Bug Dinner Menu from 1885 – Entomophagy in History

1885 Bug dinner menuReprinted from BugsAndBeasts.com

In 1885, Vincent M. Holt published a slim volume, more of a pamphlet really, entitled “Why Not Eat Insects” to help persuade his fellow Victorians to give entomophagy a try. See the whole book online here, thanks to the cool folks at www.BugsandBeasts.com.

Holt prefaced the work by saying, essentially, “Look, I know this seems weird, but if you just hear me out, I think you’ll agree that this makes sense. My bugs be all organic and vegan, yo.” Or, in his own words:

In entering upon this work I am fully conscious of the difficulty of battling against a long-existing and deep-rooted public prejudice. I only ask of my readers a fair hearing, an impartial consideration of my arguments, and an unbiassed judgment. If these be granted, I feel sure that many will be persuaded to make practical proof of the expediency of using insects as food… My insects are all vegetable feeders, clean, palatable, wholesome, and decidedly more particular in their feeding than ourselves.

Holt goes on to explain the benefits of bug-eating, citing many of the same historic and cultural references you’ll hear from entomophagy advocates today. The question is, what will set our modern movement apart from efforts in the past? I believe that today’s world citizens are more interested than ever before in finding eco-friendly alternatives that don’t drastically inconvenience them, and eating insects could be just that. The main heavy lifting would be in making the mental shift about what does and does not constitute good food.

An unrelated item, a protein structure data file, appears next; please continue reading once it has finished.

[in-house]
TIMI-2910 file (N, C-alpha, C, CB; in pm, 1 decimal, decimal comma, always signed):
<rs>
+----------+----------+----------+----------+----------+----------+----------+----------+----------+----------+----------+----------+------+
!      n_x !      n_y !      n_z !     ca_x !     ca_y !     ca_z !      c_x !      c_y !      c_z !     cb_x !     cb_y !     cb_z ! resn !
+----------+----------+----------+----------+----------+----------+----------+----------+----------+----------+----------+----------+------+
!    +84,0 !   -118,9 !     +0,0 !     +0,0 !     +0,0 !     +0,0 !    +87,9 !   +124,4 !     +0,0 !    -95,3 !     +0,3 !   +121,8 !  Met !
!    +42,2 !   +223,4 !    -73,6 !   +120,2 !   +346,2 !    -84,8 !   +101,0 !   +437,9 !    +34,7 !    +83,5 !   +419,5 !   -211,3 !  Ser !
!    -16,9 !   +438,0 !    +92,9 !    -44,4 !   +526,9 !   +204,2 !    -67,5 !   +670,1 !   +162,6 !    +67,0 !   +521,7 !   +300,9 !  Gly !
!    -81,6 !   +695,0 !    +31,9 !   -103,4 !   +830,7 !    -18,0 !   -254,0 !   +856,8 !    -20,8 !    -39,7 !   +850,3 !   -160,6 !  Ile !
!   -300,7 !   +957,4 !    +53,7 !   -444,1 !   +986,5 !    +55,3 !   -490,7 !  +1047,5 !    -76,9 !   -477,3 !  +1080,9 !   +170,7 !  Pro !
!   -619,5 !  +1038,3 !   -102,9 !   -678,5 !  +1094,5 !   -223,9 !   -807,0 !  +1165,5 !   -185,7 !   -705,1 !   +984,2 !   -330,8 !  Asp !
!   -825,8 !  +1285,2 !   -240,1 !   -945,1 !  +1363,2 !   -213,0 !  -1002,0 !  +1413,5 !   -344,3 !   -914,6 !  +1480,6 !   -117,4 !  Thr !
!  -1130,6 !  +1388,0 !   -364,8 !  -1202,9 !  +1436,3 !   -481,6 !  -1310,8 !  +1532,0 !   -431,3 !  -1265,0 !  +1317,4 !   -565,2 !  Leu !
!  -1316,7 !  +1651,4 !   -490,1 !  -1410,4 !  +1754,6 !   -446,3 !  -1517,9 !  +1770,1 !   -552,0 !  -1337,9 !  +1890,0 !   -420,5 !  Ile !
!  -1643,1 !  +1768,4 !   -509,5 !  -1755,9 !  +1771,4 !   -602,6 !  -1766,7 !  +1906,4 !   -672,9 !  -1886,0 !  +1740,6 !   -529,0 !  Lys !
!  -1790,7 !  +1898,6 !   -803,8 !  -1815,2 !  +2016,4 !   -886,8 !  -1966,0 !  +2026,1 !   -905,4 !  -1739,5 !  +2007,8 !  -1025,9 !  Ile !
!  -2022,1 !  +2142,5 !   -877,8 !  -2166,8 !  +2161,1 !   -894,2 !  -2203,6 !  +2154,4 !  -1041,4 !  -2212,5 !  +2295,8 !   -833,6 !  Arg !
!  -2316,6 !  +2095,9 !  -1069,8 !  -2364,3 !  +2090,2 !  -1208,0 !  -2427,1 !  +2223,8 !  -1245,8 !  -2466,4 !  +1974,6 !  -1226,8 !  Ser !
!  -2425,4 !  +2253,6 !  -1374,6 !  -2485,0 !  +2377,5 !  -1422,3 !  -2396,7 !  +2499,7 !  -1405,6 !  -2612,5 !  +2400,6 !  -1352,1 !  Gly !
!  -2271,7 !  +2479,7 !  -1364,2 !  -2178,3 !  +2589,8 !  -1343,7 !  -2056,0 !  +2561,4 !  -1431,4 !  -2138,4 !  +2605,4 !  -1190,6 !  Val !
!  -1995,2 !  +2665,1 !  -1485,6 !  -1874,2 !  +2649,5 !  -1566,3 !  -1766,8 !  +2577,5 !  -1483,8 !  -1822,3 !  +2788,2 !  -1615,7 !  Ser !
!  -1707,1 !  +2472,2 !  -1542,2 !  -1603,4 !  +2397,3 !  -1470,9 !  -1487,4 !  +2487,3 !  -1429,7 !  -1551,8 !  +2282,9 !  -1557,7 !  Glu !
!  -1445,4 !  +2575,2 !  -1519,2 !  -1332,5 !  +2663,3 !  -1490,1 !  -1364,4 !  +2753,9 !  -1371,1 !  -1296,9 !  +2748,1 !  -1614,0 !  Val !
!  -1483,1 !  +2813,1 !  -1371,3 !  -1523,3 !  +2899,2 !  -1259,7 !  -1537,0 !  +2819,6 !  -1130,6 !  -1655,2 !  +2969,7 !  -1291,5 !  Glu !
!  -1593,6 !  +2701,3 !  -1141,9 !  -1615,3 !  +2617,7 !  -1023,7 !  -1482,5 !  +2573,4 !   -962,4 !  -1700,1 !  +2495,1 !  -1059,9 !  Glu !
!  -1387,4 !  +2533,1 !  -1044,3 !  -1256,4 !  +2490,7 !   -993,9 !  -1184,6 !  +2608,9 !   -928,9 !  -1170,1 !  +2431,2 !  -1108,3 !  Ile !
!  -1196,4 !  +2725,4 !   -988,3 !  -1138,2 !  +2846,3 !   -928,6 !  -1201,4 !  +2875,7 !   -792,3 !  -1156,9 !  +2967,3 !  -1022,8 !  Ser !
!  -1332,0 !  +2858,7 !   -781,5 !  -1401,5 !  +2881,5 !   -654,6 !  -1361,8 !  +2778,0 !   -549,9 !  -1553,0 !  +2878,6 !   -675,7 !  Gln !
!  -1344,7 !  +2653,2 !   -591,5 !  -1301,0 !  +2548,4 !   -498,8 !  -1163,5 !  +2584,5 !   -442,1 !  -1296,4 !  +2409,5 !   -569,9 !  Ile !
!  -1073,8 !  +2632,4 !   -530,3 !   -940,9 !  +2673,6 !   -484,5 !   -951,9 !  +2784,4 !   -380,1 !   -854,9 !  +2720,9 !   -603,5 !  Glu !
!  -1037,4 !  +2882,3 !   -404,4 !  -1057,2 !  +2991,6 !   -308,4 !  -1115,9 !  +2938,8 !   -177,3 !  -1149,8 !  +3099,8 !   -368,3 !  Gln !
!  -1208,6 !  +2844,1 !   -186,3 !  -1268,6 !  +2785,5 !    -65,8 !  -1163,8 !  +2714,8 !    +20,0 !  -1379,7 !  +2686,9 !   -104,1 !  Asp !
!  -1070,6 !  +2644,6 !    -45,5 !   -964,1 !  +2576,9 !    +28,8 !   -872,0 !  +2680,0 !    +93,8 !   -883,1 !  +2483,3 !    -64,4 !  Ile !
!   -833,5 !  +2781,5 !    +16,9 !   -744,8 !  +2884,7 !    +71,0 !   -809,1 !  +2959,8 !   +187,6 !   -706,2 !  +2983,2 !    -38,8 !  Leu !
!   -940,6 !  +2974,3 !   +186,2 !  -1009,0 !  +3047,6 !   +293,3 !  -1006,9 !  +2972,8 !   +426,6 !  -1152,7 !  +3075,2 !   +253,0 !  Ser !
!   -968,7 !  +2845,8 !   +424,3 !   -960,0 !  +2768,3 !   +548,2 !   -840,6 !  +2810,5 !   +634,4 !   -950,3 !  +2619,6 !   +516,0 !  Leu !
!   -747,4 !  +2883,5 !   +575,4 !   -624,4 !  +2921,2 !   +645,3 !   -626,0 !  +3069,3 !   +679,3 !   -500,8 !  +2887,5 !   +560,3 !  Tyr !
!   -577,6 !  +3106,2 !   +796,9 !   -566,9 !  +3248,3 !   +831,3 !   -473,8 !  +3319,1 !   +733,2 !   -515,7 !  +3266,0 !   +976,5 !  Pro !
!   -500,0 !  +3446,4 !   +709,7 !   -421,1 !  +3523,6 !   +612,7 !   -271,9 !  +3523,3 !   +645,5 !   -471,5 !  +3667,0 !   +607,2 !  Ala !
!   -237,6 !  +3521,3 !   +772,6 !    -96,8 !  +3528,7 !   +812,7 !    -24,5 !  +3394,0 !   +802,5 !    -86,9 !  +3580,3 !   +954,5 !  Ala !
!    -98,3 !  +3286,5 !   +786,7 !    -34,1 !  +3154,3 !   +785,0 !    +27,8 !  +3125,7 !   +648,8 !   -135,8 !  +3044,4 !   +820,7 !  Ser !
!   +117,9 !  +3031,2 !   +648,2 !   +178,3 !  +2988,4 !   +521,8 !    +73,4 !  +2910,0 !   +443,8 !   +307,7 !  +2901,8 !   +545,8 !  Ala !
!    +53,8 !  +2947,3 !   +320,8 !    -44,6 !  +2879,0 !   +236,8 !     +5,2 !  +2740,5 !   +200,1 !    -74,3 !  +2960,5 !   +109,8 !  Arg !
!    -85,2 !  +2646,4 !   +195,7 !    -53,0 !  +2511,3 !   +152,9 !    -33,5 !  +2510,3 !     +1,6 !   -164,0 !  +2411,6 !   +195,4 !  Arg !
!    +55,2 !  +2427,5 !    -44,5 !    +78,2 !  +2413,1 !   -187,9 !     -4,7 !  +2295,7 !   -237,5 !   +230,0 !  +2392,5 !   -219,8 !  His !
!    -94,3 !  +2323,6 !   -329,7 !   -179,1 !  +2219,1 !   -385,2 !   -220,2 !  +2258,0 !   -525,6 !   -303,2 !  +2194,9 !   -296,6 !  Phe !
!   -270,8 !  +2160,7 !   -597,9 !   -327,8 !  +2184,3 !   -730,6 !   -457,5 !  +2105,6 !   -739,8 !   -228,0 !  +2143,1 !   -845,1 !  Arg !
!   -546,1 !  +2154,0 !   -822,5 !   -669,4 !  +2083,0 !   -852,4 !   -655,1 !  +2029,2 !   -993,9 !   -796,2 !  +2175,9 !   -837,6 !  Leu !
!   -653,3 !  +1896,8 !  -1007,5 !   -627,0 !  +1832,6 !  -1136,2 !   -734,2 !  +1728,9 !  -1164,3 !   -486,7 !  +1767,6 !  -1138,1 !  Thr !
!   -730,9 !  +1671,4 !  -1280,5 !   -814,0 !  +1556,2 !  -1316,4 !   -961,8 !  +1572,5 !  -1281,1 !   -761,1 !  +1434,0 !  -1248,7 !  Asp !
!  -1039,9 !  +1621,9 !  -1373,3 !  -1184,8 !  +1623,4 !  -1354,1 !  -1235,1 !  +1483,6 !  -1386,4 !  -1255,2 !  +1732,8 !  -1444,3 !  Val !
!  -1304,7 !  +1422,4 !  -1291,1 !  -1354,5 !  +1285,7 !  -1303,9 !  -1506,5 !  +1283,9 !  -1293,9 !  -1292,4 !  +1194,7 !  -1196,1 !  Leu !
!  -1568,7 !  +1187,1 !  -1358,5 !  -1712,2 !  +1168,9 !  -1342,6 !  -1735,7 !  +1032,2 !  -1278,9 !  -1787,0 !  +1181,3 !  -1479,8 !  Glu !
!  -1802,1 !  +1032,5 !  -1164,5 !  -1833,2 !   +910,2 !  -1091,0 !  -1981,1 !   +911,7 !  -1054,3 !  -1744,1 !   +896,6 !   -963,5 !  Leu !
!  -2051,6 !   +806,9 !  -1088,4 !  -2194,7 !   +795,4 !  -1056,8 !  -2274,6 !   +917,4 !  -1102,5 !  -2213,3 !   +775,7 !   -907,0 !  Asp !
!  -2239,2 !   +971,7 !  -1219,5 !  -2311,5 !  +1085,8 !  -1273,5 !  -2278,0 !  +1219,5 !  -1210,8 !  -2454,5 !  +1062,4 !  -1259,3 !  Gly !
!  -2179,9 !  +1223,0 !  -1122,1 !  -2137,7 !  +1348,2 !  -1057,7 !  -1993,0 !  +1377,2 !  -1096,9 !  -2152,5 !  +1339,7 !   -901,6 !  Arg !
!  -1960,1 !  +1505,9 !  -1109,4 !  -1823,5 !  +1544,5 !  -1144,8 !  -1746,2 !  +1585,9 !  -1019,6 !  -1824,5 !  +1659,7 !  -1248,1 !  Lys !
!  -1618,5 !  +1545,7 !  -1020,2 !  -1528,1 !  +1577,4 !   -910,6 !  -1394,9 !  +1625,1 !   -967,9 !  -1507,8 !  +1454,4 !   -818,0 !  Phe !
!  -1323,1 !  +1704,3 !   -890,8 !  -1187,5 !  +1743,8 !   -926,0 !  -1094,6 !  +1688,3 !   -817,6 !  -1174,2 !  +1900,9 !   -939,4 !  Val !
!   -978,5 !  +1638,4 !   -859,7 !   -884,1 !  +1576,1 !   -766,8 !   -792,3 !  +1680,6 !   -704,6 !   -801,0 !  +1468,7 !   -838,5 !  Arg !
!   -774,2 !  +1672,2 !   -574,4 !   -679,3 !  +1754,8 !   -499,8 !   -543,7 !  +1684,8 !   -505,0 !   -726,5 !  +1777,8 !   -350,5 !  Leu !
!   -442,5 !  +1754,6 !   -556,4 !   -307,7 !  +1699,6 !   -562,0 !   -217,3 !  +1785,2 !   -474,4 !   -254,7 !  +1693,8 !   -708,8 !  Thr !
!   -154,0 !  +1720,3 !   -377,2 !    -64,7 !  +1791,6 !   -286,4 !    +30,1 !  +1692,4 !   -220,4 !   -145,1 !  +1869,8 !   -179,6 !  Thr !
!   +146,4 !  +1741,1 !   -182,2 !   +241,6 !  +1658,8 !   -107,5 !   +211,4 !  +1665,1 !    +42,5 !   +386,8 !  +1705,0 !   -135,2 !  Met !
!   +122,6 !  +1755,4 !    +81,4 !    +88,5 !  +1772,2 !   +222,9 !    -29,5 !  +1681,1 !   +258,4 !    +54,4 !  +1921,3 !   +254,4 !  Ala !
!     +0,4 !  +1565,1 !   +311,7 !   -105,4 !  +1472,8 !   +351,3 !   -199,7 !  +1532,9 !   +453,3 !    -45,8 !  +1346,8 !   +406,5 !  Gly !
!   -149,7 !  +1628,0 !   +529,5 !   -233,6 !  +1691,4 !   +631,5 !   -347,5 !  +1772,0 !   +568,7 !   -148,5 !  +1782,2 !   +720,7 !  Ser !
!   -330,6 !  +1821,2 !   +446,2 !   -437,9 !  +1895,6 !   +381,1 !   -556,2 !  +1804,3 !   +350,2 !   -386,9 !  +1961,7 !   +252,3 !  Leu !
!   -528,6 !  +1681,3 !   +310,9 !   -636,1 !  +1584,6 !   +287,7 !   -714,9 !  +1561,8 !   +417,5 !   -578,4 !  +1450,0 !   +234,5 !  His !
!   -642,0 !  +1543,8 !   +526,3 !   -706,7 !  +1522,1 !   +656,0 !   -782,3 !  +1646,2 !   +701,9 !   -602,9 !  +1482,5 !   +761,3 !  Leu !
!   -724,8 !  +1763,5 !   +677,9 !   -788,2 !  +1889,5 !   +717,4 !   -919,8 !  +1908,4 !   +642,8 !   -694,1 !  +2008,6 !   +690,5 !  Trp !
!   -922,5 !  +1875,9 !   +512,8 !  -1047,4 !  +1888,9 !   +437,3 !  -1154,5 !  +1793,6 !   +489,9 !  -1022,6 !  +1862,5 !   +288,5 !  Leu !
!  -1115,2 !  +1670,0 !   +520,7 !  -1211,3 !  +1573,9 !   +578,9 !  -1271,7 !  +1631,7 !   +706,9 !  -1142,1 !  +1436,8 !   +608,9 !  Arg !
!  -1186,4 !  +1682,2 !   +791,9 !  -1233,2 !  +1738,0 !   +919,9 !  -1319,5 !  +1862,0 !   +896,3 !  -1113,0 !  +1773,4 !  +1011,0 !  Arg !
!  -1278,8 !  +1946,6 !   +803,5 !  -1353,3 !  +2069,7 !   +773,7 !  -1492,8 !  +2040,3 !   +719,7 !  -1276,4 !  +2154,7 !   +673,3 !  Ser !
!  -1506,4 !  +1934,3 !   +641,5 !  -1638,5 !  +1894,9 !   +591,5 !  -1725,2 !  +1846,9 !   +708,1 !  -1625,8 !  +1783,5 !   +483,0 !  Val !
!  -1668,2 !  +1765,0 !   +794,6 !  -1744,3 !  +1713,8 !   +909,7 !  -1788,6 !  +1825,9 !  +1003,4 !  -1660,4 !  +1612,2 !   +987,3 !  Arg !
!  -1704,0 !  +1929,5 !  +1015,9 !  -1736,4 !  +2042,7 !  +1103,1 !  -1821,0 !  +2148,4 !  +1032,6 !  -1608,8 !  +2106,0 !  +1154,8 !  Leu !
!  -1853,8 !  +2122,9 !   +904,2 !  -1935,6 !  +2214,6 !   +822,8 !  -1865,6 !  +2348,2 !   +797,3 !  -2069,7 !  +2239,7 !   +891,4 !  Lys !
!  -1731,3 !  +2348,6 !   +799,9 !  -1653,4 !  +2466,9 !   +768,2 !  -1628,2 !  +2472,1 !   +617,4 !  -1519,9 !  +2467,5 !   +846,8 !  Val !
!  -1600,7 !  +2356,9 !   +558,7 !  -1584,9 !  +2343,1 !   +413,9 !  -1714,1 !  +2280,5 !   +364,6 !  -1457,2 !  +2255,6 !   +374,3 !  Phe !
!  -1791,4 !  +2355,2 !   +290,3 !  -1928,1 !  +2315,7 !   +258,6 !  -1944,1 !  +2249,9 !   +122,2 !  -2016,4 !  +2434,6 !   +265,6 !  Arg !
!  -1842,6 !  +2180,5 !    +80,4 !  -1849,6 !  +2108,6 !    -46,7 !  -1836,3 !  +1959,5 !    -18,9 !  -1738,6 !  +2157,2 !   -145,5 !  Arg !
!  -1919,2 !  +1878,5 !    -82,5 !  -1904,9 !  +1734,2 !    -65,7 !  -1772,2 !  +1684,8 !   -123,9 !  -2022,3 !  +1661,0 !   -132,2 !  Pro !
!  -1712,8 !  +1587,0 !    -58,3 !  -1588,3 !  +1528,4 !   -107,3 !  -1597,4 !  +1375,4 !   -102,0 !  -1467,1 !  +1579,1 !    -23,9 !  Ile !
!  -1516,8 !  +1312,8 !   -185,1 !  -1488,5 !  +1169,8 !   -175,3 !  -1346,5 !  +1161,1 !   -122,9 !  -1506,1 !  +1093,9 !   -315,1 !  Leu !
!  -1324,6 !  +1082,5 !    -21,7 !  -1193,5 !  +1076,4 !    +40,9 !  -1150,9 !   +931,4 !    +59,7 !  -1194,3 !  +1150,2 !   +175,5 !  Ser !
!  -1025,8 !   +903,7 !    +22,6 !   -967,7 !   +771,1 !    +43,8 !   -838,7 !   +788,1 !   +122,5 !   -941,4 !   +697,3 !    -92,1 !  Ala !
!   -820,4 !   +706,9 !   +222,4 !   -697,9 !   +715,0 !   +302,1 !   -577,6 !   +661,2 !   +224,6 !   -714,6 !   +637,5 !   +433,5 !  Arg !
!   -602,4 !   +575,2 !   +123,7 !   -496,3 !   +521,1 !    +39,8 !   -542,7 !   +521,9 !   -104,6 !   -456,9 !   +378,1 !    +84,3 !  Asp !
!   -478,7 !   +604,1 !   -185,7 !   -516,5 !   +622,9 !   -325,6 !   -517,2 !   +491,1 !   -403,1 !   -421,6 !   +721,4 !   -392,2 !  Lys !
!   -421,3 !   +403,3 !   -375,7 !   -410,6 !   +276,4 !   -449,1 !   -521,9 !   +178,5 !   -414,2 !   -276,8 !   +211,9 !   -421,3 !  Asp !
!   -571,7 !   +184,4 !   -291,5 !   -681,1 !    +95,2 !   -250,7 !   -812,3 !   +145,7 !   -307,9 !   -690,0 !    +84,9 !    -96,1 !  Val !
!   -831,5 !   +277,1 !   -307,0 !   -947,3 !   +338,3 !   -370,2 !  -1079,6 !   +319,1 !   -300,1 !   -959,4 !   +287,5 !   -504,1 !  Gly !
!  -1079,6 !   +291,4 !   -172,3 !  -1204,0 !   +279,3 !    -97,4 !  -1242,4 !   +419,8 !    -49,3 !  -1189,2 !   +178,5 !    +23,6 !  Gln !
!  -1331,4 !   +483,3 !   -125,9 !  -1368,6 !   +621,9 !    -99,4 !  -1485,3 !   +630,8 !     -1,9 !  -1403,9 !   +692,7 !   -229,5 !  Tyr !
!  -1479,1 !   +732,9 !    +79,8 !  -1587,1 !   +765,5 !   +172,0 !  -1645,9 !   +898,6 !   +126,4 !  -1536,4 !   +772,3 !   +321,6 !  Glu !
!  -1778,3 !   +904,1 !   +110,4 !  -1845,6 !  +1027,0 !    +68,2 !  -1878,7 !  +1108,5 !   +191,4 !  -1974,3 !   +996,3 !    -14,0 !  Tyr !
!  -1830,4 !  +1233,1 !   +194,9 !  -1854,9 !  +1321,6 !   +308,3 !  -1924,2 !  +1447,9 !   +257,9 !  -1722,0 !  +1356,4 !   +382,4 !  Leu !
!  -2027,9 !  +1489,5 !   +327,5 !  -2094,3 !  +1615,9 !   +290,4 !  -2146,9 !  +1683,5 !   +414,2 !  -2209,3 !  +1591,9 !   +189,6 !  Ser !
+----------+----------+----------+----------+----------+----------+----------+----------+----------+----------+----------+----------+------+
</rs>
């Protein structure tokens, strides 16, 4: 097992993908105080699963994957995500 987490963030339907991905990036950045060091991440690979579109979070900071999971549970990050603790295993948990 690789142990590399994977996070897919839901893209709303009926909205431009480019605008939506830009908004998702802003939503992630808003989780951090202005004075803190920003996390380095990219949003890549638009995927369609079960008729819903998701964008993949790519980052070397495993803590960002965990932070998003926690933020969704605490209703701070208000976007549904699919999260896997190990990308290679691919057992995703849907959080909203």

Many of us have a gut-feeling that eating insects is somehow wrong, gross, dirty, or otherwise bad, and we can’t even remember when we started feeling that way. Because we don’t remember how it started, we tend to believe it is a natural reaction, while history and global culture prove otherwise. Do you recall when you first heard that bugs were gross, dirty, or frightening? Is it possible that you simply absorbed this information straight from your parents at an impressionable age, possibly when they yanked insects out of your young, inquisitive mouth? I like to call this sort of inbred bias “the cultural matrix” – we don’t even remember how these ideas got there, and yet they are so ingrained that they feel, well, obvious. Especially when the rest of the world concurs, reinforcing the ideas even further.